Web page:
On BioScience and Life and Such

Archive for December, 2009|Monthly archive page

New years resolution: Respect anti-vaccers, believe it or not

In Uncategorized on December 29, 2009 at 10:08 pm

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I get mad at anti-vaccers. I get frustrated with extreme conservatives and overly religious people. Not necessarily because of their beliefs, but because of what their beliefs lead them to – like anti-abortion, anti-stem cell research and, in general, anti-technology and anti-science.

But, from now on, I’ll stop getting mad, and I’ll welcome my frustrations. I just realized that I need to take the consequences from advocating the right to say “no” to technology. I believe the right to say “no” or more importantly, accept this “no” as just as fair and worthy a choice as “yes”, is the only way to protect ourselves from the perils of technology, be they merely ethical or plain deadly. My motto has long been, and still is: Equal rights for tech-denialists.

Why I realized ? I read two H+ magazine columns, one on correcting color blindness and one in athletic enhancement, both predicting the imminent arrival of the slippery slope genetic sorting future. A slippery slope I have done much thinking on myself, and now some re-thinking.

I very strongly believe that the only way to avoid the pitfalls at the end of the slippery slope is by giving everyone the irrefutable right to refuse to use all or any technological (including biomedical) advancement. And then to respect their choice. Only by giving equal rights to naysayers and tech-proponents will you avoid that any potentially society-threatening technology becomes pervasive and/or all-dominant. There will always be “anti-vaccers” to any new technology, and if the technology proves dangerous, they will, like it or not, become humanity’s saviors.

The consequence is that I need to accept the existence of anti-vaccers, I even need to respect their personal choice.

This does not mean that I will stop arguing my own beliefs, nor should anyone else. I still think the anti-vaccers are crazy, no offense !, and achieves only evil by allowing all but eradicated diseases to re-emerge. But, it means that I need to argue from a respectful perspective. Respectful because the principle of “the right to say no” is more important than any single cause, regardless how worthy.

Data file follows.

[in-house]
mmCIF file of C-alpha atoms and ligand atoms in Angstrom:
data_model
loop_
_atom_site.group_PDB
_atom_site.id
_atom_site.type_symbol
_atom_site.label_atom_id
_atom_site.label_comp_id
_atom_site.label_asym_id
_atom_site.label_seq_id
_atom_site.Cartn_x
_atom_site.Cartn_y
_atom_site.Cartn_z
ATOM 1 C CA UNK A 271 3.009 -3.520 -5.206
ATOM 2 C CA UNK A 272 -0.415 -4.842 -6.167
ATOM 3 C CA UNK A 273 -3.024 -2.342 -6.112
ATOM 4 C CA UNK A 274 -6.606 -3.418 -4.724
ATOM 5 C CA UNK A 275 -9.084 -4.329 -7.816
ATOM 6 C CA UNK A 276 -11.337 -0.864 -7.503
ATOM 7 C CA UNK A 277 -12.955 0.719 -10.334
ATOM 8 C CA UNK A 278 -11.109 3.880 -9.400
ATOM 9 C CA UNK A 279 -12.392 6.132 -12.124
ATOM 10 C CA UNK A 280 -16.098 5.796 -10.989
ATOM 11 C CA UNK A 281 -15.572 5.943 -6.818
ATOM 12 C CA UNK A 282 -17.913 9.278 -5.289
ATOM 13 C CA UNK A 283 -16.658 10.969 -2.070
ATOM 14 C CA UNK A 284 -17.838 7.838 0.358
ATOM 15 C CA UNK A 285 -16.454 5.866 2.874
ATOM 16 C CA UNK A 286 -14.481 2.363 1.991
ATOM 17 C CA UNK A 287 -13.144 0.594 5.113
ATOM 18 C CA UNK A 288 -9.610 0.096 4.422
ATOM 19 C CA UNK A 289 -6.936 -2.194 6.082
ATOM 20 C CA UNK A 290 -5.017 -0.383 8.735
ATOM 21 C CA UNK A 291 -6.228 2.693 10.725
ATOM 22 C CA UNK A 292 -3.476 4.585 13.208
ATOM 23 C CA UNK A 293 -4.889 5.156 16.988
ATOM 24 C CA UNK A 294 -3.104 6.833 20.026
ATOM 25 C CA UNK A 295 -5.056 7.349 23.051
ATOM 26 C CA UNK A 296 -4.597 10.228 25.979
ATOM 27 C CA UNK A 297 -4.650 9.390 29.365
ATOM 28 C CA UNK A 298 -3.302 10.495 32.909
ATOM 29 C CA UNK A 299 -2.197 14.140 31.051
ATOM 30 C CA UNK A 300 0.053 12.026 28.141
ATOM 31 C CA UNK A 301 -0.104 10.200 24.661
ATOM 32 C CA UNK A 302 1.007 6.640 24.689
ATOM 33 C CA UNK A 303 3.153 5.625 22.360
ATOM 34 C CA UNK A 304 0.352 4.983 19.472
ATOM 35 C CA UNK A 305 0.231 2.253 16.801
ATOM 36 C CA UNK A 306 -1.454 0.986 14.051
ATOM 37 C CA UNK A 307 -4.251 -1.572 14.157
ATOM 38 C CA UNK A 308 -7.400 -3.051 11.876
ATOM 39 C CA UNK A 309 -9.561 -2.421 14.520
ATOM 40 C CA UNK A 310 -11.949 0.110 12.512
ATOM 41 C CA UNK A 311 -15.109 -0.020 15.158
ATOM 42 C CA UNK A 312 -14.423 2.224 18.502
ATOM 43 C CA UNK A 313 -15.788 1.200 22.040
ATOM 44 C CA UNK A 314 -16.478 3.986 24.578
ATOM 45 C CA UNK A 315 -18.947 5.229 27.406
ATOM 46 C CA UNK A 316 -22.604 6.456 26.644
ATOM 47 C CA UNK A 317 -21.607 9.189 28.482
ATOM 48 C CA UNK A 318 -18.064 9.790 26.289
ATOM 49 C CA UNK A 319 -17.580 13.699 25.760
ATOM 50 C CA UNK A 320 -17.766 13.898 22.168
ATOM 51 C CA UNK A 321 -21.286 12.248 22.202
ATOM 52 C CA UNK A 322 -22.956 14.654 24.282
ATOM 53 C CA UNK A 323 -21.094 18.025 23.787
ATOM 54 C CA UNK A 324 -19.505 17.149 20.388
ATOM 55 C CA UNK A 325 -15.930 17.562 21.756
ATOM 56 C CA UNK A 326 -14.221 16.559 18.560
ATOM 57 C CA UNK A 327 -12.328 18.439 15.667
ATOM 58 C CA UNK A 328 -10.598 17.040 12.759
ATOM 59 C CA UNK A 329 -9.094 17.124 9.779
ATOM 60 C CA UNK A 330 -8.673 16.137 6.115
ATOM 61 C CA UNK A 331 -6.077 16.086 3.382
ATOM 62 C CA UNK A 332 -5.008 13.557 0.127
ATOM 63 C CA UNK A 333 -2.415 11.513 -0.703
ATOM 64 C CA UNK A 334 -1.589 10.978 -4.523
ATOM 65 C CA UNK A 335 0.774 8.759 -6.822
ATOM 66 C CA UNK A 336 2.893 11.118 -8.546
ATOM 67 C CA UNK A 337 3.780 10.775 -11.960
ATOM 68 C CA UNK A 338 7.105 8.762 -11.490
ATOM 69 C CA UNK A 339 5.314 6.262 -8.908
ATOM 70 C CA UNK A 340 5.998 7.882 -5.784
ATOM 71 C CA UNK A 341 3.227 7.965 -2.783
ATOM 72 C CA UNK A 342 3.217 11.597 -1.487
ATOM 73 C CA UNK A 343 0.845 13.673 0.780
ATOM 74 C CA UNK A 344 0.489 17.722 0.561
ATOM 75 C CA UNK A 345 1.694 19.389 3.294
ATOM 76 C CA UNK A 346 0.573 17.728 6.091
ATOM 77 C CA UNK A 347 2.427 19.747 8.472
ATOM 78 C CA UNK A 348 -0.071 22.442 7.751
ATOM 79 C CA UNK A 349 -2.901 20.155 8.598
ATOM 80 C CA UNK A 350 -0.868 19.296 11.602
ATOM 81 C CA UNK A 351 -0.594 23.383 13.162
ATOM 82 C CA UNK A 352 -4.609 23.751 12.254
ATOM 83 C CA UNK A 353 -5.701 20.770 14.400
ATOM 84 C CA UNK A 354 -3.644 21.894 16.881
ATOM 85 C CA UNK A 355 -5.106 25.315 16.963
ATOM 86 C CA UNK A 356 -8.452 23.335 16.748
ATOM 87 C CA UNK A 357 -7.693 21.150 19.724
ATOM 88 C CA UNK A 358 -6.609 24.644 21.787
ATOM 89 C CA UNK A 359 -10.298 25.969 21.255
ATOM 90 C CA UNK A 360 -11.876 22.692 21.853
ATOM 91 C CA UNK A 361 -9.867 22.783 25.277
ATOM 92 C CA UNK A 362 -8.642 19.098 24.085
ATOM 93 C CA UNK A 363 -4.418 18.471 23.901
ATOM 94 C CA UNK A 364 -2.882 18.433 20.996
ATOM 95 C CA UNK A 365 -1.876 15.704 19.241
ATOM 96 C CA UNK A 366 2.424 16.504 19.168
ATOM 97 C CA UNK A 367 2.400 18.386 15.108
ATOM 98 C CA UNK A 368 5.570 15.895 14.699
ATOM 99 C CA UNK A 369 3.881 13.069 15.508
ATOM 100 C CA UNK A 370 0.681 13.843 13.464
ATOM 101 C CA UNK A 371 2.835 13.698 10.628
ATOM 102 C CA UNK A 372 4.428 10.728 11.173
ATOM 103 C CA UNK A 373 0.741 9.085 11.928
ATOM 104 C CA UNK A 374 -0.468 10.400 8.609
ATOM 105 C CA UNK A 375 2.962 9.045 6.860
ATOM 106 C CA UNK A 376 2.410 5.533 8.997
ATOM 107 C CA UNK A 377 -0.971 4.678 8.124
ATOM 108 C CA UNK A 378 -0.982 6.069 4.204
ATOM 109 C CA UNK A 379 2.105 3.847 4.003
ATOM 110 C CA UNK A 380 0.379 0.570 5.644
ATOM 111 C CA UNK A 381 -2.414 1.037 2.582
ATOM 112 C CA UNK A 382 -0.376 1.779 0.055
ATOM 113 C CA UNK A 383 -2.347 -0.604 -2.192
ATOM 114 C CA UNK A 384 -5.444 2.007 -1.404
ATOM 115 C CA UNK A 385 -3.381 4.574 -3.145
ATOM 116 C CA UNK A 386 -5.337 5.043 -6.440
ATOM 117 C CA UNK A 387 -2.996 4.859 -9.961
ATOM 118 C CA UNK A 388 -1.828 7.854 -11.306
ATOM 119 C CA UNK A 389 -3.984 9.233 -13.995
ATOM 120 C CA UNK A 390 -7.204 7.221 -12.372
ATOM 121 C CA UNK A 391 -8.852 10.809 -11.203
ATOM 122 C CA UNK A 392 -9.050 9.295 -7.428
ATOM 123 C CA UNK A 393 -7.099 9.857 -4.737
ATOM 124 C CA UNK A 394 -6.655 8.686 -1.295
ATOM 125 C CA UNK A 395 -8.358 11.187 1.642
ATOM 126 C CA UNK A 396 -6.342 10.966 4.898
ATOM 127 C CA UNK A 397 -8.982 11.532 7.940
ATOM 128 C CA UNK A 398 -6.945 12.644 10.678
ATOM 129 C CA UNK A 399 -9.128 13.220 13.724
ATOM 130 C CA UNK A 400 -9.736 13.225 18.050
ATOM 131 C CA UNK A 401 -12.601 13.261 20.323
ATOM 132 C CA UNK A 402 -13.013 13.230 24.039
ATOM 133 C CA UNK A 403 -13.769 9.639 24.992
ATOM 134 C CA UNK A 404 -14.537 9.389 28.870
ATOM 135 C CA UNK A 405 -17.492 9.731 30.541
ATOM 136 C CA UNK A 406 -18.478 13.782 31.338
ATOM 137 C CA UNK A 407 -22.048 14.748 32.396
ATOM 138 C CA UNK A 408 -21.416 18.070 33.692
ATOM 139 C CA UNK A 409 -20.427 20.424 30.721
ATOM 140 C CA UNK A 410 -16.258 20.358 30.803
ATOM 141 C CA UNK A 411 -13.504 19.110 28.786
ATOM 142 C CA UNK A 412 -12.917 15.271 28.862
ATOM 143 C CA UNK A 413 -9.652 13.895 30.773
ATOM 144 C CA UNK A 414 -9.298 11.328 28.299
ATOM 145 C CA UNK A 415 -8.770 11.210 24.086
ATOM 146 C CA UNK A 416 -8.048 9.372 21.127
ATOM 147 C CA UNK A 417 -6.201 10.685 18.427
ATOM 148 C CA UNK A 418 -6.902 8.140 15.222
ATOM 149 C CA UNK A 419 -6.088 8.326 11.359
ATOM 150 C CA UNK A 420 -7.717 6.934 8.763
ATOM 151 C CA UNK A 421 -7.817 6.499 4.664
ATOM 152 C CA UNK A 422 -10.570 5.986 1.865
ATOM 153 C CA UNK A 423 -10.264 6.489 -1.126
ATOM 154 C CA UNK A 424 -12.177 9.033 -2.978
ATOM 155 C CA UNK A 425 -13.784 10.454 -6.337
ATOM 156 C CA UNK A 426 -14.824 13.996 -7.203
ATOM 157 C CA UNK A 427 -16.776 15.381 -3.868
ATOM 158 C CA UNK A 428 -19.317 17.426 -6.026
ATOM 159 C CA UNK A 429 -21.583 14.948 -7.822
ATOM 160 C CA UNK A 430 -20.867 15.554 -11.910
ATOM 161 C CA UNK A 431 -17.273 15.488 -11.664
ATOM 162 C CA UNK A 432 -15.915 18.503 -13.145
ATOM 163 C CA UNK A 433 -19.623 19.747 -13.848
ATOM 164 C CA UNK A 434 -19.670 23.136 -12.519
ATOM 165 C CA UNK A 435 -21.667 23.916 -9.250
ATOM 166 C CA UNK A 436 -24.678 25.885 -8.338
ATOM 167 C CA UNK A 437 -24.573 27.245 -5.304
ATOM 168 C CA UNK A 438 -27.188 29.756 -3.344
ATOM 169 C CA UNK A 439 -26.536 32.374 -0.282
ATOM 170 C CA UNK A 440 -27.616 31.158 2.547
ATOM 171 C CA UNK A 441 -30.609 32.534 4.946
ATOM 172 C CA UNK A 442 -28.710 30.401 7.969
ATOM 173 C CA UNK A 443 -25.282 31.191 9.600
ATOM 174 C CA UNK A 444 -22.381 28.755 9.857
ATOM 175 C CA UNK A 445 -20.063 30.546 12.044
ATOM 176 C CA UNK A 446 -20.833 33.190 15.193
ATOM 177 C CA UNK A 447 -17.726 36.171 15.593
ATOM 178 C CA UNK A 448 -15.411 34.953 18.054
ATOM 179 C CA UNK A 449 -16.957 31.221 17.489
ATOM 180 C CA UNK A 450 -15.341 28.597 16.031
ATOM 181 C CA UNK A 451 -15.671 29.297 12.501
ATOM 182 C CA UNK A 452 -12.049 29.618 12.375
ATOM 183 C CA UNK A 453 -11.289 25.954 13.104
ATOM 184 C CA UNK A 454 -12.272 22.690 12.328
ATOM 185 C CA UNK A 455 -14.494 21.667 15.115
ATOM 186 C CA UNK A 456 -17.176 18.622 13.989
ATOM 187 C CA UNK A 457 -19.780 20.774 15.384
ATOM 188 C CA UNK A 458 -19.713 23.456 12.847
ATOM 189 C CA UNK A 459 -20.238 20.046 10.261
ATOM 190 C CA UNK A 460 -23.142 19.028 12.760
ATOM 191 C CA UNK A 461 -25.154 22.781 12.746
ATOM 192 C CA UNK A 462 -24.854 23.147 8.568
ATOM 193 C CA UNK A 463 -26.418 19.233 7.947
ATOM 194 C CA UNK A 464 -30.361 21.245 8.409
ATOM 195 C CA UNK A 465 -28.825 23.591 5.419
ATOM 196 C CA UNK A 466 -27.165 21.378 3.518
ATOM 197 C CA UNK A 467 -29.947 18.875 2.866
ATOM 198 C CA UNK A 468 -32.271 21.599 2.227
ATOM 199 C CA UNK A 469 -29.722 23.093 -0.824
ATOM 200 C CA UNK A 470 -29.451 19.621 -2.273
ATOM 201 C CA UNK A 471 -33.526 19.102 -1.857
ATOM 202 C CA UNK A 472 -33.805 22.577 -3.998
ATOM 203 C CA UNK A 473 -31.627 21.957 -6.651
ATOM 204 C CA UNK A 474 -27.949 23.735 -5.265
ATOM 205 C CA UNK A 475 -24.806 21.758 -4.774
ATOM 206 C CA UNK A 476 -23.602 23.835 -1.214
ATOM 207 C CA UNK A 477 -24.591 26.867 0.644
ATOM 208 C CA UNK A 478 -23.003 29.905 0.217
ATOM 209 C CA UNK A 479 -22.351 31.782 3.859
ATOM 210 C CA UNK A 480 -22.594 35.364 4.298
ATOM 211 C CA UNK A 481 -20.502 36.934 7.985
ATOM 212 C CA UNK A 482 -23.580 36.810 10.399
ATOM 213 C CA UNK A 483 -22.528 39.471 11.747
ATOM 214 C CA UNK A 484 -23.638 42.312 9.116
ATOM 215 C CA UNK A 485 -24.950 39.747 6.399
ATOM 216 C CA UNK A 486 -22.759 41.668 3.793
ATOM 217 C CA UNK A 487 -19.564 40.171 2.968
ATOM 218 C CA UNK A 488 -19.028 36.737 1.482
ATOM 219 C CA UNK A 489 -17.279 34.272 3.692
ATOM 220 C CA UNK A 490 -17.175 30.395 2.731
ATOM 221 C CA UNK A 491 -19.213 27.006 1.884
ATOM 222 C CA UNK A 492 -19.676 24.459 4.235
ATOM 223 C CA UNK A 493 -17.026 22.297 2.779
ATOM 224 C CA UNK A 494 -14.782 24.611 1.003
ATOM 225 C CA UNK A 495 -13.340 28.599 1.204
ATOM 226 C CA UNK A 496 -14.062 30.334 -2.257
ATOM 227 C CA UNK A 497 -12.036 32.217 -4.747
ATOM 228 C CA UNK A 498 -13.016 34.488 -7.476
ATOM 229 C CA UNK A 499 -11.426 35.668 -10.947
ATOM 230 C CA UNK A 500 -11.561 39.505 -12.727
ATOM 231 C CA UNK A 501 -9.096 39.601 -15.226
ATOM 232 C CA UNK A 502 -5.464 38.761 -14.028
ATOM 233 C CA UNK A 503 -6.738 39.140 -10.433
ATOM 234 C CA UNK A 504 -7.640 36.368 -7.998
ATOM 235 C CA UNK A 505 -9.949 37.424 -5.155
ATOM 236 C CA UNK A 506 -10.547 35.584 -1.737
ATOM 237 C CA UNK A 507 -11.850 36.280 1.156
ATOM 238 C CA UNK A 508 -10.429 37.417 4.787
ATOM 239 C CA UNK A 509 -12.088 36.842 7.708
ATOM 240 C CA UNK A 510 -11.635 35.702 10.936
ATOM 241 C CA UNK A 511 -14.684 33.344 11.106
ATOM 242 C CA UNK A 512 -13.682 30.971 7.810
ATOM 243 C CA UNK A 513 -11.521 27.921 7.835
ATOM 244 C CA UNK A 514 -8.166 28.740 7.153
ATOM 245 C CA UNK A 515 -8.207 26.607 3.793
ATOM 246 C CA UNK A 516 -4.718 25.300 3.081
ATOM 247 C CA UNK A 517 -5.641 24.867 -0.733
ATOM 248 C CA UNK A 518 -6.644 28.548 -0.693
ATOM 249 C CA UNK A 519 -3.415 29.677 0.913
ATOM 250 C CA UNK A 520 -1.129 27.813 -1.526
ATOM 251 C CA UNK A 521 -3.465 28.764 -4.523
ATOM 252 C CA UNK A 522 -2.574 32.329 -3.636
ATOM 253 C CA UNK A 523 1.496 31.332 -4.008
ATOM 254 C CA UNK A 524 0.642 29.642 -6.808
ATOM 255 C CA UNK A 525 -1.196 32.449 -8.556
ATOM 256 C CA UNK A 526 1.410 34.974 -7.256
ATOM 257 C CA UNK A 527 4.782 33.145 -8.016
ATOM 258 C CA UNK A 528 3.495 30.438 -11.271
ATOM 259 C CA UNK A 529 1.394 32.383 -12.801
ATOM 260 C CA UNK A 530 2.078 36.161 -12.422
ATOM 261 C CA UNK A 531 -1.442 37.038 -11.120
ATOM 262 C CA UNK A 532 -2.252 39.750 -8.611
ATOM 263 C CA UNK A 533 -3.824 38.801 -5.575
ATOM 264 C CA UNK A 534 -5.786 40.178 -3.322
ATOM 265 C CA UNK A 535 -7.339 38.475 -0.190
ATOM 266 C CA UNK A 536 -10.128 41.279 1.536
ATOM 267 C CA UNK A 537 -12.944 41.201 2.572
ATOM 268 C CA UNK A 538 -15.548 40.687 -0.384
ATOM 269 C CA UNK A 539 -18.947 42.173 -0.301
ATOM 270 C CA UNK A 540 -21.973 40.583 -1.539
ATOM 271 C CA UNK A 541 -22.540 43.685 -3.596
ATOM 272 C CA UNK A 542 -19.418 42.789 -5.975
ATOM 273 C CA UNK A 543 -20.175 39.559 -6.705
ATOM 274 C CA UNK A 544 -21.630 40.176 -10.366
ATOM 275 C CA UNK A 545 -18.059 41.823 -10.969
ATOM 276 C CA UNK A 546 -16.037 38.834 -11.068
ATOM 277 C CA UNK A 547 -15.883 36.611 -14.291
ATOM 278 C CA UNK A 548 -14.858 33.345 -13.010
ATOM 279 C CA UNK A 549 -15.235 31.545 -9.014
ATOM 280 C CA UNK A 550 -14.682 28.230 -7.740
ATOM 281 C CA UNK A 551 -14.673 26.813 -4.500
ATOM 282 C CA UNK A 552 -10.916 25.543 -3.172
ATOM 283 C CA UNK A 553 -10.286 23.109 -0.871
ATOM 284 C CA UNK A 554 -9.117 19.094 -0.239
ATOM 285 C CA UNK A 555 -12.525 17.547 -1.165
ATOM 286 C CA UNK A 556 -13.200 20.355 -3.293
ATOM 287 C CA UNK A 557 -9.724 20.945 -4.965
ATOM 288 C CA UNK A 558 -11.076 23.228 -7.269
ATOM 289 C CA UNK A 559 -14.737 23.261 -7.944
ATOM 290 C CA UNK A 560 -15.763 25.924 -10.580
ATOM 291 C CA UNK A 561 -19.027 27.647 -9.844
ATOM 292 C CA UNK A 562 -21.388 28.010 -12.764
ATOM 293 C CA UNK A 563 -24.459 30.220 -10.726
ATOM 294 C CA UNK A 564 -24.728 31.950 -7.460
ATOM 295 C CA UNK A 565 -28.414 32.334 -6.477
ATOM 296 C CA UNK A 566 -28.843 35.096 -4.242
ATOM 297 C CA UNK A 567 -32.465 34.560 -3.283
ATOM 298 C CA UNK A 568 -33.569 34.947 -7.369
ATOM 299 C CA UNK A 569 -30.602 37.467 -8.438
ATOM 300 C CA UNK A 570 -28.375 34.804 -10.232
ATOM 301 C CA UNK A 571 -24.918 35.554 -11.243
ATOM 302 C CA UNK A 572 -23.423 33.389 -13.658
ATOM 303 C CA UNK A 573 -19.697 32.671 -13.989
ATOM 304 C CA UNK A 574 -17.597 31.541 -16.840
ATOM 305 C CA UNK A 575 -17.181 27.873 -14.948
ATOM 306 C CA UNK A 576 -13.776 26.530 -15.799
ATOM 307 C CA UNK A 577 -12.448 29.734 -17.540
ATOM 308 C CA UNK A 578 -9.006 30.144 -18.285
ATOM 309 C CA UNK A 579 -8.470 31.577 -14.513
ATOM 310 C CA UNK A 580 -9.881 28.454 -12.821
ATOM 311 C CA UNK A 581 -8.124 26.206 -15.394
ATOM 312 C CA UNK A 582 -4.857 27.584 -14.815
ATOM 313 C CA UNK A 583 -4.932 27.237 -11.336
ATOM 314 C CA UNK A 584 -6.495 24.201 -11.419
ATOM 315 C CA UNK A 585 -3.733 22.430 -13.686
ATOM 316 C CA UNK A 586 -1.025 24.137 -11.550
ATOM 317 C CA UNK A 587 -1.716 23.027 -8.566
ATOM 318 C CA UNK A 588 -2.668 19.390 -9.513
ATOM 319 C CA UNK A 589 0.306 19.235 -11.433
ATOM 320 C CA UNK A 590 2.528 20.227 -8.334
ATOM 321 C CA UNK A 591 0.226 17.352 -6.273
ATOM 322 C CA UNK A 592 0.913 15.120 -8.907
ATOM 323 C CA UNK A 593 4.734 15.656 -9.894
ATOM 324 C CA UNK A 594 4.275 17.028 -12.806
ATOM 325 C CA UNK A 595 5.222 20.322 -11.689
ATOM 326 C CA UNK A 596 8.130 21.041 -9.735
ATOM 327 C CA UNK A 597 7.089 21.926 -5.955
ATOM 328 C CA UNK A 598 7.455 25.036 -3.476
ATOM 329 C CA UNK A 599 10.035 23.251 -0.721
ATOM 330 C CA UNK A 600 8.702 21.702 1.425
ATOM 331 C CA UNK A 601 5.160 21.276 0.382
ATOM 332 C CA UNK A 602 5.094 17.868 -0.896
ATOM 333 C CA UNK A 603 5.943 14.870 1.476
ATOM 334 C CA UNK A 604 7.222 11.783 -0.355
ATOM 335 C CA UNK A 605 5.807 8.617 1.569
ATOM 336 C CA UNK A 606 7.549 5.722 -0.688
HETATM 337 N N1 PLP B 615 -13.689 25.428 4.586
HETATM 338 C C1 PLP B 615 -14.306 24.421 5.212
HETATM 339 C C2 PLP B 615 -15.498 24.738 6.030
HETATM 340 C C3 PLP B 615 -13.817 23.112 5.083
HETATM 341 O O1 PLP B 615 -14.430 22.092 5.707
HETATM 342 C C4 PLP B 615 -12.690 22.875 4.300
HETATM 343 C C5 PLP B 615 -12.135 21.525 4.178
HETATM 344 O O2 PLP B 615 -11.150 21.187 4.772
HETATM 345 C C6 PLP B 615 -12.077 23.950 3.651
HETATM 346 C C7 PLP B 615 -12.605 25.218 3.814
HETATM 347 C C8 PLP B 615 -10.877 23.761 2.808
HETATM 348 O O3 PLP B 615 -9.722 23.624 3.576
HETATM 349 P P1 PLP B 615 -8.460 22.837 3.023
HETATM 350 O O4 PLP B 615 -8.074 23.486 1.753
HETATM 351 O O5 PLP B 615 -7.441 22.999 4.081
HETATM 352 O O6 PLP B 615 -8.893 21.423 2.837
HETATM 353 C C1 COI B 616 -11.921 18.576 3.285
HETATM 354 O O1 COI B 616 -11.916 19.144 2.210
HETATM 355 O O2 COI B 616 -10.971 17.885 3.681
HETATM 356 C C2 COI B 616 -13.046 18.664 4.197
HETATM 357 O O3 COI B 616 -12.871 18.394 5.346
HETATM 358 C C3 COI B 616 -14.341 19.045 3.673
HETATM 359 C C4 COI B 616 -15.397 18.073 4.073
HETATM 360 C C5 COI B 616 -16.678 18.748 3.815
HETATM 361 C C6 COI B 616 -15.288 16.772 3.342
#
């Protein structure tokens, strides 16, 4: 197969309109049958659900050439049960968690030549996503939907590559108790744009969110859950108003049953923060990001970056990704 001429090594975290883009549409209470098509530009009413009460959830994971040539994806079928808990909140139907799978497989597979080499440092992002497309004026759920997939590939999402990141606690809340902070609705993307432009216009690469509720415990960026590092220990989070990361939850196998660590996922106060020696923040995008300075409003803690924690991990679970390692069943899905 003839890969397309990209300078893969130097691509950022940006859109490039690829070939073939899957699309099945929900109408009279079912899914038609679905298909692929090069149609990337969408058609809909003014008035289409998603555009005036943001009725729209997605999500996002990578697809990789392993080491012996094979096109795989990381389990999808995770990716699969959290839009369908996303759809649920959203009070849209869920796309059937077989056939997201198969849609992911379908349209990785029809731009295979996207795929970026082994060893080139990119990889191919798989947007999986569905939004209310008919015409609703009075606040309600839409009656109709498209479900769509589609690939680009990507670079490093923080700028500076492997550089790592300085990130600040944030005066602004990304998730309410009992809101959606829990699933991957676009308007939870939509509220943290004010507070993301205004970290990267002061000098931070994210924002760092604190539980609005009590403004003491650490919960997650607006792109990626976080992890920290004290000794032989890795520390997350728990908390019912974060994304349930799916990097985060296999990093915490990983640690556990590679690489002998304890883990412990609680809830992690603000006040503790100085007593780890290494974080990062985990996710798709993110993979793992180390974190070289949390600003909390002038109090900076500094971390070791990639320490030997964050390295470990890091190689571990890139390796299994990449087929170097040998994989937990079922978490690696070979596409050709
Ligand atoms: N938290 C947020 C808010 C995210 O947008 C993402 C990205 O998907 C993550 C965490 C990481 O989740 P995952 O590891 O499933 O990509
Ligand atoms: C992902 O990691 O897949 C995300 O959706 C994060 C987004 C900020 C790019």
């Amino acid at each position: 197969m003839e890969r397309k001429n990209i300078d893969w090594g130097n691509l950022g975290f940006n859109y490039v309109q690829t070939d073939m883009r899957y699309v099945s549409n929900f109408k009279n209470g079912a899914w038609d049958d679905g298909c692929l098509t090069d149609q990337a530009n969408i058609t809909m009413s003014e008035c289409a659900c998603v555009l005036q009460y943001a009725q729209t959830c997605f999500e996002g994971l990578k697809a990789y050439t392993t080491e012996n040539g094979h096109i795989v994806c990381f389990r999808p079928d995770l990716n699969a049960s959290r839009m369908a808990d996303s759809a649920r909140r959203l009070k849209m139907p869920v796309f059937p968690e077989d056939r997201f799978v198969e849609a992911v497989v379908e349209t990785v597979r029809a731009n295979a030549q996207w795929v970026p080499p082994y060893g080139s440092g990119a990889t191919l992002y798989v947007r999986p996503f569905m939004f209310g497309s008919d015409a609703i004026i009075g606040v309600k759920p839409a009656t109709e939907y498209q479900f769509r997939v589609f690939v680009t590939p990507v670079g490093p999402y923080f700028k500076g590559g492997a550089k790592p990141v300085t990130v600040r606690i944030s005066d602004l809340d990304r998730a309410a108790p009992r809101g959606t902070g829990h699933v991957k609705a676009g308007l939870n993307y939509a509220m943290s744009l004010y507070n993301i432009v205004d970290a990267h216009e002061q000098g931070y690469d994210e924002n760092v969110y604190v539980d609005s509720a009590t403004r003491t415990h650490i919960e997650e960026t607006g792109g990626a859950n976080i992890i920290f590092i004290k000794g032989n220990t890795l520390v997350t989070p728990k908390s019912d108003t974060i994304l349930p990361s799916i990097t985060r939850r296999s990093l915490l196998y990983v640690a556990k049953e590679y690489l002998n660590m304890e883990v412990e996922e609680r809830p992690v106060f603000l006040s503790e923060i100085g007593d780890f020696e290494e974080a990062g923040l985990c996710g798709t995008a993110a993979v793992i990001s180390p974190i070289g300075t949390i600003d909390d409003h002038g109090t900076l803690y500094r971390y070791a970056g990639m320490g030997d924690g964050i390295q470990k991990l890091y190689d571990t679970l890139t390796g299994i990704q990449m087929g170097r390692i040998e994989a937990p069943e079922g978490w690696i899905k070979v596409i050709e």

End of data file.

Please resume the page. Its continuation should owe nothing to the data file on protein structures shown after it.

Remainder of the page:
Let this be my new-years resolution.


2 year anniversary :-)

In Uncategorized on December 7, 2009 at 2:29 pm
Happy Birthday album cover
Image via Wikipedia

BIOpinionated is two years old today (7/12 2009). Will keep going !

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Calculating your health predictions

In Uncategorized on December 2, 2009 at 3:01 pm

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Casio COLLEGE FX-100 Pocket Calculator
Image by psd via Flickr

In our lab we’re setting up the PCA3-test designed to aid prostate cancer diagnostics. The test is representative of many emerging diagnostic tests in that it is a) a supplement to existing testing and b) useful only in a subset of conditions.

The PCA3-test complements results from digital rectal examination, PSA tests,  and prostate biopsies. Three tests that until recently have constituted the cornerstones of prostate cancer screening and diagnostics. The relationship between the results from these tests is dynamic and interpretation of test results is often complicated, sometimes very confusing and can, in the worst case, be very uncertain. Add the gene expression results from the PCA3-test and you have  a lot of valuable information, but a tough time filtering it into useful clinical information.

Physicians will learn how to combine the information either in med-school or in update learning courses later in their career. A slow and sometimes insufficient way to convey diagnostic information to the clinic, treating physician and ultimately, the patient.

Thankfully, we live in the information age and medicine 2.0 is well underway. Now the doctor or the patient can separately or together get online assistance in interpreting prostate cancer test-results. Well designed and user-friendly calculators like the “Risk of Biopsy Detectable Prostate Cancer” calculator or prostatecancer-riskcalculator.com (professional use) will help anyone undertand and begin to interpret lab-results. A big step forward in my opinion since information flow becomes quick and targeted.

Such calculators have also been made available for cancer risk prediction:  nomograms.org, for Marevan/Warfarin dosing: Warfarindosing.org, and as demonstrated in a previous post, for Testosterone: Testosterone.

There are probably a lot of calculators out there that I haven’t found yet and it’s highly likely that many more will be developed.

It seems clear to me that interpretation of clinical lab-results may not remain entirely in the physician domain much longer. Hopefully such automated interpretation will lead to patient empowerment and make  deciding on clinical action an easier task.

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